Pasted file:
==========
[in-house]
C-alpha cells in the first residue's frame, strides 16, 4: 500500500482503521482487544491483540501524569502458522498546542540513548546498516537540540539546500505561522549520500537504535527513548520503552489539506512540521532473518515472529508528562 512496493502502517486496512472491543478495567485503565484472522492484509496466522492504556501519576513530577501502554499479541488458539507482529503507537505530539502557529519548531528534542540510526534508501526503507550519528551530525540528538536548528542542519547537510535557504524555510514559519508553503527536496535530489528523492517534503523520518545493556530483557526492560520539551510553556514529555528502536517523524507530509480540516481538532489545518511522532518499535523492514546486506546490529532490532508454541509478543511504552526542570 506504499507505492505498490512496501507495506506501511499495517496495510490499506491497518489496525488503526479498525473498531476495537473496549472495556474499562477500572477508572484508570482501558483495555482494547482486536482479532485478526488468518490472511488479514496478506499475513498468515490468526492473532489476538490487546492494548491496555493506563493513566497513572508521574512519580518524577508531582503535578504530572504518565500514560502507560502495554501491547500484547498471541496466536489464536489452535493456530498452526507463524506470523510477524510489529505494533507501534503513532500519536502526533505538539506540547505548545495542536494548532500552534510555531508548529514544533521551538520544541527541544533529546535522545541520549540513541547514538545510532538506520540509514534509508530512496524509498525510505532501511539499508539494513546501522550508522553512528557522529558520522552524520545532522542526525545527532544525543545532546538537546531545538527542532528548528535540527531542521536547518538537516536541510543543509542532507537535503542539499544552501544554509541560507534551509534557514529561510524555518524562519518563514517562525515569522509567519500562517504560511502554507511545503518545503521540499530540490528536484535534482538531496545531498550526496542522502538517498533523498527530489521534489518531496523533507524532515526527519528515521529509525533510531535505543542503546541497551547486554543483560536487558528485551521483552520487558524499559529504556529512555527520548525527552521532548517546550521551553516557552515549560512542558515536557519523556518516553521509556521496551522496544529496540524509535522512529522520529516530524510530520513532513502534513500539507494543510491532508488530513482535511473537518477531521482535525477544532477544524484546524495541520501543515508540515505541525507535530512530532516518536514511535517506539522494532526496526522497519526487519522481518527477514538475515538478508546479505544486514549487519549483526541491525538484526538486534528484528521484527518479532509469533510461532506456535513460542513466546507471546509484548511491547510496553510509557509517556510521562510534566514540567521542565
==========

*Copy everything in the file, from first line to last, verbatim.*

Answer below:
[in-house]
C-alpha cells in the first residue's frame, strides 16, 4: 500500500482503521482487544491483540501524569502458522498546542540513548546498516537540540539546500505561522549520500537504535527513548520503552489539506512540521532473518515472529508528562 512496493502502517486496512472491543478495567485503565484472522492484509496466522492504556501519576513530577501502554499479541488458539507482529503507537505530539502557529519548531528534542540510526534508501526503507550519528551530525540528538536548528542542519547537510535557504524555510514559519508553503527536496535530489528523492517534503523520518545493556530483557526492560520539551510553556514529555528502536517523524507530509480540516481538532489545518511522532518499535523492514546486506546490529532490532508454541509478543511504552526542570 506504499507505492505498490512496501507495506506501511499495517496495510490499506491497518489496525488503526479498525473498531476495537473496549472495556474499562477500572477508572484508570482501558483495555482494547482486536482479532485478526488468518490472511488479514496478506499475513498468515490468526492473532489476538490487546492494548491496555493506563493513566497513572508521574512519580518524577508531582503535578504530572504518565500514560502507560502495554501491547500484547498471541496466536489464536489452535493456530498452526507463524506470523510477524510489529505494533507501534503513532500519536502526533505538539506540547505548545495542536494548532500552534510555531508548529514544533521551538520544541527541544533529546535522545541520549540513541547514538545510532538506520540509514534509508530512496524509498525510505532501511539499508539494513546501522550508522553512528557522529558520522552524520545532522542526525545527532544525543545532546538537546531545538527542532528548528535540527531542521536547518538537516536541510543543509542532507537535503542539499544552501544554509541560507534551509534557514529561510524555518524562519518563514517562525515569522509567519500562517504560511502554507511545503518545503521540499530540490528536484535534482538531496545531498550526496542522502538517498533523498527530489521534489518531496523533507524532515526527519528515521529509525533510531535505543542503546541497551547486554543483560536487558528485551521483552520487558524499559529504556529512555527520548525527552521532548517546550521551553516557552515549560512542558515536557519523556518516553521509556521496551522496544529496540524509535522512529522520529516530524510530520513532513502534513500539507494543510491532508488530513482535511473537518477531521482535525477544532477544524484546524495541520501543515508540515505541525507535530512530532516518536514511535517506539522494532526496526522497519526487519522481518527477514538475515538478508546479505544486514549487519549483526541491525538484526538486534528484528521484527518479532509469533510461532506456535513460542513466546507471546509484548511491547510496553510509557509517556510521562510534566514540567521542565